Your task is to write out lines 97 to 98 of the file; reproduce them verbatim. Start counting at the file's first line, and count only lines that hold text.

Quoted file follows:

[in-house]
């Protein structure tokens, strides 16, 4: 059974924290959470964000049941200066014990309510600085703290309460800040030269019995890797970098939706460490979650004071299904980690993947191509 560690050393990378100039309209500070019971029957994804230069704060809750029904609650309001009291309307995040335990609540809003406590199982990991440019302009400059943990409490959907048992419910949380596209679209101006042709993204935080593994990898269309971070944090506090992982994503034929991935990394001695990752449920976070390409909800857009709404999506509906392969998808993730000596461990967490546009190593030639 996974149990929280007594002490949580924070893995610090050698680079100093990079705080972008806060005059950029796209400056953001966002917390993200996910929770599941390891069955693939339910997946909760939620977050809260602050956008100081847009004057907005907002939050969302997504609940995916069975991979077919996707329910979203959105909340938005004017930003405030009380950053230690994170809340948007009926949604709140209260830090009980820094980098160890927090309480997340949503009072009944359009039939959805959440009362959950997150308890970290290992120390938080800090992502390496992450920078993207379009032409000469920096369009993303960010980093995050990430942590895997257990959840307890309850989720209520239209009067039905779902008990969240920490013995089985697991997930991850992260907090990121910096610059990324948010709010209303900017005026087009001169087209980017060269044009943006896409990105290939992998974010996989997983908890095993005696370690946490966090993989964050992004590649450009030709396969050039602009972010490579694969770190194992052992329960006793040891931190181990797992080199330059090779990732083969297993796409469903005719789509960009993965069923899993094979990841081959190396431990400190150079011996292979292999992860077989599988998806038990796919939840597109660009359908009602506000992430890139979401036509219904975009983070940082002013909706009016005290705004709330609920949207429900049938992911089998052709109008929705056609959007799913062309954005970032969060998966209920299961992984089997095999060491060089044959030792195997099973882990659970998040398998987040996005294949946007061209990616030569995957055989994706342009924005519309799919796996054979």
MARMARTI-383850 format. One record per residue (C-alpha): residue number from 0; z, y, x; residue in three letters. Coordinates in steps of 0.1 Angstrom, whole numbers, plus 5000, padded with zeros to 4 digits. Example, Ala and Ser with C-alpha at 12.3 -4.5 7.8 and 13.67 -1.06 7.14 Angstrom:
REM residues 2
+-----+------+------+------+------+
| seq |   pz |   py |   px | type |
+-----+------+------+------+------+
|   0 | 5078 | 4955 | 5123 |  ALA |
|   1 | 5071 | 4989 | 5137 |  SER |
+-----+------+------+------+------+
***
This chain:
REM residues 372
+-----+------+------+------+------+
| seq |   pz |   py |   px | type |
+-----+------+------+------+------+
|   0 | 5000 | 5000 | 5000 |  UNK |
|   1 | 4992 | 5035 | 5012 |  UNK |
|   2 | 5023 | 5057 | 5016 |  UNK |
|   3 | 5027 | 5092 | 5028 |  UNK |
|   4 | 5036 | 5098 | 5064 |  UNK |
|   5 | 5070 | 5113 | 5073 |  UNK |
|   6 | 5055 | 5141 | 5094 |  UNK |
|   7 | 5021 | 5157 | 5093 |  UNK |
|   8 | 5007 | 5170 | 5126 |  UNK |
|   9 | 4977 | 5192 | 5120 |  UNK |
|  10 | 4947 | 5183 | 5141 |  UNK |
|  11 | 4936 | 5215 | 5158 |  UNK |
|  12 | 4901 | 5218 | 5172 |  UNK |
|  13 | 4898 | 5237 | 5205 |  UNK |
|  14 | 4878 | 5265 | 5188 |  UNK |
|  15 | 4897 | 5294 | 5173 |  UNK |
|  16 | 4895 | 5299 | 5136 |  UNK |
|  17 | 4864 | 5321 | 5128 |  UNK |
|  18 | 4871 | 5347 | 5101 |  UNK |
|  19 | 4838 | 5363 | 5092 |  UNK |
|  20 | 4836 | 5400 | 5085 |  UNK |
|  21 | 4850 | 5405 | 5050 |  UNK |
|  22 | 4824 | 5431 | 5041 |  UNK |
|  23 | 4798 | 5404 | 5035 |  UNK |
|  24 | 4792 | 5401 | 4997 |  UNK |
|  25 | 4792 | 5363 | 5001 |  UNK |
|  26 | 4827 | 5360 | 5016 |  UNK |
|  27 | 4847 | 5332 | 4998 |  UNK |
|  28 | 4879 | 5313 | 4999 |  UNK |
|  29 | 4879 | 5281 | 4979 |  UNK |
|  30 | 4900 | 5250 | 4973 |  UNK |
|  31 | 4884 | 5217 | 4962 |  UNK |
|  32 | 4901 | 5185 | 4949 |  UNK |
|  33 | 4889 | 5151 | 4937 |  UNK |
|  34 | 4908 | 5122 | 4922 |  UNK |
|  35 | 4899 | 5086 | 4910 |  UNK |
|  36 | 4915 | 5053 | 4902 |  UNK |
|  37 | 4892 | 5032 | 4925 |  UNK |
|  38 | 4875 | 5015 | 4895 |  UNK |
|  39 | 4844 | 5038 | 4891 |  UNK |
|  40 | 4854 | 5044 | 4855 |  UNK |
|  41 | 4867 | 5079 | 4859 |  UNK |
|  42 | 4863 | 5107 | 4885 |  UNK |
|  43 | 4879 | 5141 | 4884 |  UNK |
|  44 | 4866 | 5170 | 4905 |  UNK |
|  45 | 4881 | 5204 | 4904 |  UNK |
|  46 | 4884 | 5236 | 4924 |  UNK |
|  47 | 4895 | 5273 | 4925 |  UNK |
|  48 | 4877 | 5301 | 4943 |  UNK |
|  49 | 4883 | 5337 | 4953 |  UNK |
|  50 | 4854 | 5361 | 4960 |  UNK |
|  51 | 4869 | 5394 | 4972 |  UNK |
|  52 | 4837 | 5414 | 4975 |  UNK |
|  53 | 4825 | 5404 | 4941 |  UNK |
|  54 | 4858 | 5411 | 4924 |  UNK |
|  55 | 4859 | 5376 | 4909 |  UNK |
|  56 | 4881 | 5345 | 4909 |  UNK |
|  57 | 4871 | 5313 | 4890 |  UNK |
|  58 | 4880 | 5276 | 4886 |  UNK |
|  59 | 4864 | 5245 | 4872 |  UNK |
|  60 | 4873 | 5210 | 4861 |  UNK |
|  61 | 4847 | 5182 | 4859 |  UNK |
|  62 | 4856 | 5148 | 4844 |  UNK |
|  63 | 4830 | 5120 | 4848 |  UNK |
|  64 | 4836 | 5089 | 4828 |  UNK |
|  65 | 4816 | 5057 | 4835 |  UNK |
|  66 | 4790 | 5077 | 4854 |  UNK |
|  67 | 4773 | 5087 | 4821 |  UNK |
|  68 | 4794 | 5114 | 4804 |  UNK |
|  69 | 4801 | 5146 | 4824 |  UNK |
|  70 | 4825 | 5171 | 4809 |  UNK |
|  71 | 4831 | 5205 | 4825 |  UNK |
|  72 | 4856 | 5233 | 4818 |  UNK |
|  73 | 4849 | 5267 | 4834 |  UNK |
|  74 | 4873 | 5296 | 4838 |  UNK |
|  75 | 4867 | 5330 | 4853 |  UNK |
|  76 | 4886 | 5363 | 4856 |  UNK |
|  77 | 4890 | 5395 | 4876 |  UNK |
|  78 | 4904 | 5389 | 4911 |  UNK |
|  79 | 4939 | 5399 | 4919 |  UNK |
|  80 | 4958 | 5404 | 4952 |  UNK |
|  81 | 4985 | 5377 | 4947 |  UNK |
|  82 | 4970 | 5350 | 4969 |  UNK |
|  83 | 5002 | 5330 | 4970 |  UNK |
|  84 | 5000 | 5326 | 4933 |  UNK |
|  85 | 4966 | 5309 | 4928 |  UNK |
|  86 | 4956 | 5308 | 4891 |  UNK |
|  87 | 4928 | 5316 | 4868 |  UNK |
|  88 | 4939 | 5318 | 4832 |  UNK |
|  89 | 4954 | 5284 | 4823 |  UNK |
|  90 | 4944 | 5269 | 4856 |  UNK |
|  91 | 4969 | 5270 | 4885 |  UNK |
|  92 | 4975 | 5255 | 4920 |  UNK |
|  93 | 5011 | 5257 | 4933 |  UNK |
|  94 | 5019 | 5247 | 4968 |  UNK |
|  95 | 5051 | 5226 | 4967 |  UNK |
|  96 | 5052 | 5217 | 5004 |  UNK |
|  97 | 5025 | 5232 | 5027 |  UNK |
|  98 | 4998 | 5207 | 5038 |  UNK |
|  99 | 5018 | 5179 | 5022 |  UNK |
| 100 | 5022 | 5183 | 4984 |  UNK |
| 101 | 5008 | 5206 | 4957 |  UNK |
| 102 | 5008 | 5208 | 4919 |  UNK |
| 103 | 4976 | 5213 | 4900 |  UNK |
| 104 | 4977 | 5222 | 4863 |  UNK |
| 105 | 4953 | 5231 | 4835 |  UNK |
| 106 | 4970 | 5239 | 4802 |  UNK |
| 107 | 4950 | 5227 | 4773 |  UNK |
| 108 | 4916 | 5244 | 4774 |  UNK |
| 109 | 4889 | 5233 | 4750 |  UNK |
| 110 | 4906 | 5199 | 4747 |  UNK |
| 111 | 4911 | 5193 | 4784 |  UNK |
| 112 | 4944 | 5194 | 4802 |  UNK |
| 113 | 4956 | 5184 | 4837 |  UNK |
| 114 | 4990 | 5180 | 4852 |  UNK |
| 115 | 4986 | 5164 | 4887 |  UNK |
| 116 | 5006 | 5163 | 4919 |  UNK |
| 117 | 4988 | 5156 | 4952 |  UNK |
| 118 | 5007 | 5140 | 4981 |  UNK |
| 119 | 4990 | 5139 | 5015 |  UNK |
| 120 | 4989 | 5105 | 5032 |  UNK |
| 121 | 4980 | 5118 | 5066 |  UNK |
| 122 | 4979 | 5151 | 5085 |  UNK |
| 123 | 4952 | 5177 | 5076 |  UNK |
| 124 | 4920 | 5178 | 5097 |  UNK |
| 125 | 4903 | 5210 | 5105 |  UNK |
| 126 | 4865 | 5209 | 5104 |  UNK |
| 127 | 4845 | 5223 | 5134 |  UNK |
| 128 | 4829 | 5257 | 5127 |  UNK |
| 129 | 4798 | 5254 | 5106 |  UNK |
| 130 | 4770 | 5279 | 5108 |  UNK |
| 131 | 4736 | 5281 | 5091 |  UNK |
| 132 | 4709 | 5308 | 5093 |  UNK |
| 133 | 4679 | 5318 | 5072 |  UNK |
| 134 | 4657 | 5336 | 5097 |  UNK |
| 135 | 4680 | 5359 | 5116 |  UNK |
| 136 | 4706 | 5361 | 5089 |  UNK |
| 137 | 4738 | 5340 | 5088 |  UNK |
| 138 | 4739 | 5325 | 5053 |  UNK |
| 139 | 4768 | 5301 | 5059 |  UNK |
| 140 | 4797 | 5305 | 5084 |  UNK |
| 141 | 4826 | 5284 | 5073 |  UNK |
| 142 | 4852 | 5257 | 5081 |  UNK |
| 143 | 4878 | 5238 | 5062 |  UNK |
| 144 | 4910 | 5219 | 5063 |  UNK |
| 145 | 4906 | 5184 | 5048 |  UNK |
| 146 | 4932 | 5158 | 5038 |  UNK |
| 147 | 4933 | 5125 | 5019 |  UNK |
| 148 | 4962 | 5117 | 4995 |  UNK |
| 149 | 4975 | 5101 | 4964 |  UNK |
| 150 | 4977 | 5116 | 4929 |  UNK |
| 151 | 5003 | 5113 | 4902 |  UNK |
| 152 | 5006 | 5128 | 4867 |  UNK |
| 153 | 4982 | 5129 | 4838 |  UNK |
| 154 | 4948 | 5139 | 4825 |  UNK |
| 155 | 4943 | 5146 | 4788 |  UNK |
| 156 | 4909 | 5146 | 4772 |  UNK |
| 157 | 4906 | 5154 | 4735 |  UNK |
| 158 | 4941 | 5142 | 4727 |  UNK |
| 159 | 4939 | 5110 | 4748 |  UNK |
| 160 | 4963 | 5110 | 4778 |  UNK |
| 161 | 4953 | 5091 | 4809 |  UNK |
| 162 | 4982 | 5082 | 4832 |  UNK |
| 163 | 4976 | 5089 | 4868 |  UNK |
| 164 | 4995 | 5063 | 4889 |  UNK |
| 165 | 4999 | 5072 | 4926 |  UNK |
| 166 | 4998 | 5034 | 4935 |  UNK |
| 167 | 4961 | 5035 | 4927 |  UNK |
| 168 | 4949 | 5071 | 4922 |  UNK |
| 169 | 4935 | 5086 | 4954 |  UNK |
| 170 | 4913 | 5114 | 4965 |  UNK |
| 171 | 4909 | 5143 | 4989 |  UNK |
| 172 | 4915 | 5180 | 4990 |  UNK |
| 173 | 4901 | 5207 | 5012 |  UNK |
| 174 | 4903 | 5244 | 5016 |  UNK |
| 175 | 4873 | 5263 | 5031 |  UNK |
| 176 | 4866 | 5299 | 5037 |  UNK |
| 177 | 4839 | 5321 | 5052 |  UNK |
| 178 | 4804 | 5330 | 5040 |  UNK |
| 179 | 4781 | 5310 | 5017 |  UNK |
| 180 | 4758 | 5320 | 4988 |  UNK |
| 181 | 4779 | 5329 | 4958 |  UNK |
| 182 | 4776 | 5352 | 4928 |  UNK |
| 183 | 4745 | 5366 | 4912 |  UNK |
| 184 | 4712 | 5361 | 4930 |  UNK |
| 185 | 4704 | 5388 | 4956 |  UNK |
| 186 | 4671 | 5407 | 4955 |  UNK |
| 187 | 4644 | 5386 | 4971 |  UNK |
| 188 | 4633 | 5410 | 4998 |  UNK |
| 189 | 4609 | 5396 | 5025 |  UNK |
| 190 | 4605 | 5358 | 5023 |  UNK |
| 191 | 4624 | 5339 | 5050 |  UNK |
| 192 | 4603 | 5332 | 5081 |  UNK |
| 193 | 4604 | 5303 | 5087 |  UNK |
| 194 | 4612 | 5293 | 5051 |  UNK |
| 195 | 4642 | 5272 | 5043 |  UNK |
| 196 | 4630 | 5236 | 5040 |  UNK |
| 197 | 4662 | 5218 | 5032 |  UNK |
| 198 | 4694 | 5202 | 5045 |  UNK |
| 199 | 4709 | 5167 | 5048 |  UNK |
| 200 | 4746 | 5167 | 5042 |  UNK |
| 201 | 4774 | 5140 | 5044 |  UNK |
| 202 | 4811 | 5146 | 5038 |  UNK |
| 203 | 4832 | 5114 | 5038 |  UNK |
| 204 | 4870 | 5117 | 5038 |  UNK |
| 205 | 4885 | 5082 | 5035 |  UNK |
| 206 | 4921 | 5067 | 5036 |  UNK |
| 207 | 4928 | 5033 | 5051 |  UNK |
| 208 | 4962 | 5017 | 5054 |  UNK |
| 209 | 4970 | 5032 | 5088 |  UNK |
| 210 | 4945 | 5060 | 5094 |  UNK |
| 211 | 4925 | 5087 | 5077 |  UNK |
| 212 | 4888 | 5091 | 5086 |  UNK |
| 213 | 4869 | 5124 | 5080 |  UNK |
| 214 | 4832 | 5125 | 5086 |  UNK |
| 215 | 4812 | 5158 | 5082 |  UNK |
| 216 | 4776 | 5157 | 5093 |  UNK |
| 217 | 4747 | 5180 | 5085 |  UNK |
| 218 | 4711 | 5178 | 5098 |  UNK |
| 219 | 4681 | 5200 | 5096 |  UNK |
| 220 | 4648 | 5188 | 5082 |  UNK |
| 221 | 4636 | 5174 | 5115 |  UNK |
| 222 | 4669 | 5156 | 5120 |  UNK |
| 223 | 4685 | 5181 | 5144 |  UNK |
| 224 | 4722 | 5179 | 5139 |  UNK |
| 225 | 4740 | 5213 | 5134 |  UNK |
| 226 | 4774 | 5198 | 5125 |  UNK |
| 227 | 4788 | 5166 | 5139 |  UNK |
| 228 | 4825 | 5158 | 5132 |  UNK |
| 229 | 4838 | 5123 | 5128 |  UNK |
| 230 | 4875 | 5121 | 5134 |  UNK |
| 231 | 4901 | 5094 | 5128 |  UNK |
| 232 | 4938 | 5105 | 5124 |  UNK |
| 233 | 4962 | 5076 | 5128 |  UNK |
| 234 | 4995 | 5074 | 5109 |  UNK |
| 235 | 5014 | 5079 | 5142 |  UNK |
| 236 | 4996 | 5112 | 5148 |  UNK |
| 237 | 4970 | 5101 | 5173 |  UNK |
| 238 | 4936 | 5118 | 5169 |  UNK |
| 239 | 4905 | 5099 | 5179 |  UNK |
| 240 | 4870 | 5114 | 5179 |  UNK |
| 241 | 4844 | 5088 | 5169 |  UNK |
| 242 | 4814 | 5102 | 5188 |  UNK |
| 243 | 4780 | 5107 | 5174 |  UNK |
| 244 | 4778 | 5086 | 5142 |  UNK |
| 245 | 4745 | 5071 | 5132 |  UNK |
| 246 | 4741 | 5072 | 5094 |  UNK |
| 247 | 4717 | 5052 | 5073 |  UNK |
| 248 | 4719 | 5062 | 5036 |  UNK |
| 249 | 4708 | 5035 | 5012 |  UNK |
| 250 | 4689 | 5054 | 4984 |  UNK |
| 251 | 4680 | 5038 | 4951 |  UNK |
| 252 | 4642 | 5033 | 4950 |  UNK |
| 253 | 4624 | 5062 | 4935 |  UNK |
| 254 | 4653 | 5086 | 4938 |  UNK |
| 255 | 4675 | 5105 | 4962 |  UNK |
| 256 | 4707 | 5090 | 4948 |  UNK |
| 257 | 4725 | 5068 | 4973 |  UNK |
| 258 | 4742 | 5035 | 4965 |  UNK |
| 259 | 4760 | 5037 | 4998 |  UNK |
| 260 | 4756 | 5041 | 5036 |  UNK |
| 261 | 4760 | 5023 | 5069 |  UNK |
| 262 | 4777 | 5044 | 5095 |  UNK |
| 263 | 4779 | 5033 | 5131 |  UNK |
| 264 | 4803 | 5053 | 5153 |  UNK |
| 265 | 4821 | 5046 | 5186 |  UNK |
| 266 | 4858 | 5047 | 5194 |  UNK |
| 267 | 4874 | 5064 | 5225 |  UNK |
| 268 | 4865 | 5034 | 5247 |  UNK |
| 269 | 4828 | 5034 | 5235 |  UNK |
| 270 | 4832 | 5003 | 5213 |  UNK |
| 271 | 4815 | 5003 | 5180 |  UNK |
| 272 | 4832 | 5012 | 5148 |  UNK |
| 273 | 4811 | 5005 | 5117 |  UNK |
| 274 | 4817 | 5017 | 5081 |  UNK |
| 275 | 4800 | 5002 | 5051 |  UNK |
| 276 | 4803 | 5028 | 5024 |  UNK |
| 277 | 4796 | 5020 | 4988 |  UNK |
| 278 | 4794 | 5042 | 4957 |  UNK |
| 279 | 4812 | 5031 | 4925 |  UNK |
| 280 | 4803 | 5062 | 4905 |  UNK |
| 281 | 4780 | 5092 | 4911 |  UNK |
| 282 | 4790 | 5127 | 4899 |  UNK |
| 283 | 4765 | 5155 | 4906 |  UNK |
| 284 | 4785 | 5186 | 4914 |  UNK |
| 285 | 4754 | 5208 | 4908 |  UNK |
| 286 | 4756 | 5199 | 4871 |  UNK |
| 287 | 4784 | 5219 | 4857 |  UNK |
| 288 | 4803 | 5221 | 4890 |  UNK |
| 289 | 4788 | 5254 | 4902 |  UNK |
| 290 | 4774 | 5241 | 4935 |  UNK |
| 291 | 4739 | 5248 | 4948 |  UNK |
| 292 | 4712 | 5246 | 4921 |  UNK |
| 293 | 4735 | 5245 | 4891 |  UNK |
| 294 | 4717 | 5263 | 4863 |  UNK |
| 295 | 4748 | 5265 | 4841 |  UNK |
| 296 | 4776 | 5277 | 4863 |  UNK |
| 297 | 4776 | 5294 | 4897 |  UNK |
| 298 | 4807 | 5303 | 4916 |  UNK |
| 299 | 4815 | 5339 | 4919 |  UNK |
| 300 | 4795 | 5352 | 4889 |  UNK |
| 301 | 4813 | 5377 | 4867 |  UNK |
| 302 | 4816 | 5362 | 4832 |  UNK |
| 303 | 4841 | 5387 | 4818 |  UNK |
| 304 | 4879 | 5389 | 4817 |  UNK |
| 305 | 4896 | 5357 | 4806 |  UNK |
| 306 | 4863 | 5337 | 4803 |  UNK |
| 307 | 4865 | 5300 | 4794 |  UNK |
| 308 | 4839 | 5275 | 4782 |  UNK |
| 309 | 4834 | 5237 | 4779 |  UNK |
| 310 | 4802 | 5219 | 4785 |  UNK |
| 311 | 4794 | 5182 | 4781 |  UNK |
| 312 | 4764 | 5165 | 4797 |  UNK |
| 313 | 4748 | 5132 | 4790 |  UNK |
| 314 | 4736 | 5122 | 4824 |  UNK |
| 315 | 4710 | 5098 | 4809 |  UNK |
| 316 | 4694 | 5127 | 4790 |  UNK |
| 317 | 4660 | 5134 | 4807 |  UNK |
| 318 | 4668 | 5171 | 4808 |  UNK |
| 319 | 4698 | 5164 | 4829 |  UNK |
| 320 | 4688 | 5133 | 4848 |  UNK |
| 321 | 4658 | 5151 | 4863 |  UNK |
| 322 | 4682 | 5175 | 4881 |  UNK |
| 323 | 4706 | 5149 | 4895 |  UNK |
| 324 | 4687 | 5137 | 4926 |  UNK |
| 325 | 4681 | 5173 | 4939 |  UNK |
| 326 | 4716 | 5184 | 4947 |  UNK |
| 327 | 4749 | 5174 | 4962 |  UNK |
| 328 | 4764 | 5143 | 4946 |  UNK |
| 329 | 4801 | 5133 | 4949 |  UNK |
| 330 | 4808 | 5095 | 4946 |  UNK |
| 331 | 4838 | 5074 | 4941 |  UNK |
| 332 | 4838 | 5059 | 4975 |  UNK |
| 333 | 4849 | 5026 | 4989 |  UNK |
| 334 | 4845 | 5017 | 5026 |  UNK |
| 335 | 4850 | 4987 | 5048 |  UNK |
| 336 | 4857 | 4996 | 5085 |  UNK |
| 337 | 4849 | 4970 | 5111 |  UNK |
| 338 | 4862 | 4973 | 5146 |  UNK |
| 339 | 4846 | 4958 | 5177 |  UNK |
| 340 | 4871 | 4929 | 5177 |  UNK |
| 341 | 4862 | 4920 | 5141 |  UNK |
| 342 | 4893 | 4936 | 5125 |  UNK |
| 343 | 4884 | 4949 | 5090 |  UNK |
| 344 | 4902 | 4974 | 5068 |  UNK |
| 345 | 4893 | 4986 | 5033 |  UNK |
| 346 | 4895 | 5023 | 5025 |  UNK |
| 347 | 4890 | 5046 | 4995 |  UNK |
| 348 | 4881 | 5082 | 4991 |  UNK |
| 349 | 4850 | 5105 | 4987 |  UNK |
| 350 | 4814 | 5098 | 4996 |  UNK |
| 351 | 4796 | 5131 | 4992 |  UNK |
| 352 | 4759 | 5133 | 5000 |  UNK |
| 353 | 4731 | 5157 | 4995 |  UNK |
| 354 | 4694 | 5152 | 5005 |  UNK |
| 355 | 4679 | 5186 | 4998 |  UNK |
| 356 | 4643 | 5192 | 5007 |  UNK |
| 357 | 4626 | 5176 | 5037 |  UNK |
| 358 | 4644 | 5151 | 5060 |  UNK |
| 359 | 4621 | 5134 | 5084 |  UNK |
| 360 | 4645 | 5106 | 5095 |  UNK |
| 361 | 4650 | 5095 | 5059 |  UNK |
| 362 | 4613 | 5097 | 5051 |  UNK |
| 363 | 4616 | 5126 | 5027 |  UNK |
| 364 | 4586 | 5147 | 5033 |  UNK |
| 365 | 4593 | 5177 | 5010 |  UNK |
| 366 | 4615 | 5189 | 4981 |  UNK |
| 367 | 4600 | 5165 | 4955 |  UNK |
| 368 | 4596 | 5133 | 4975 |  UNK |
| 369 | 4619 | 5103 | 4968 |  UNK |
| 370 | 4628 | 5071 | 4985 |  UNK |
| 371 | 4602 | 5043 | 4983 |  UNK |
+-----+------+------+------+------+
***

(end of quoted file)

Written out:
|  80 | 4958 | 5404 | 4952 |  UNK |
|  81 | 4985 | 5377 | 4947 |  UNK |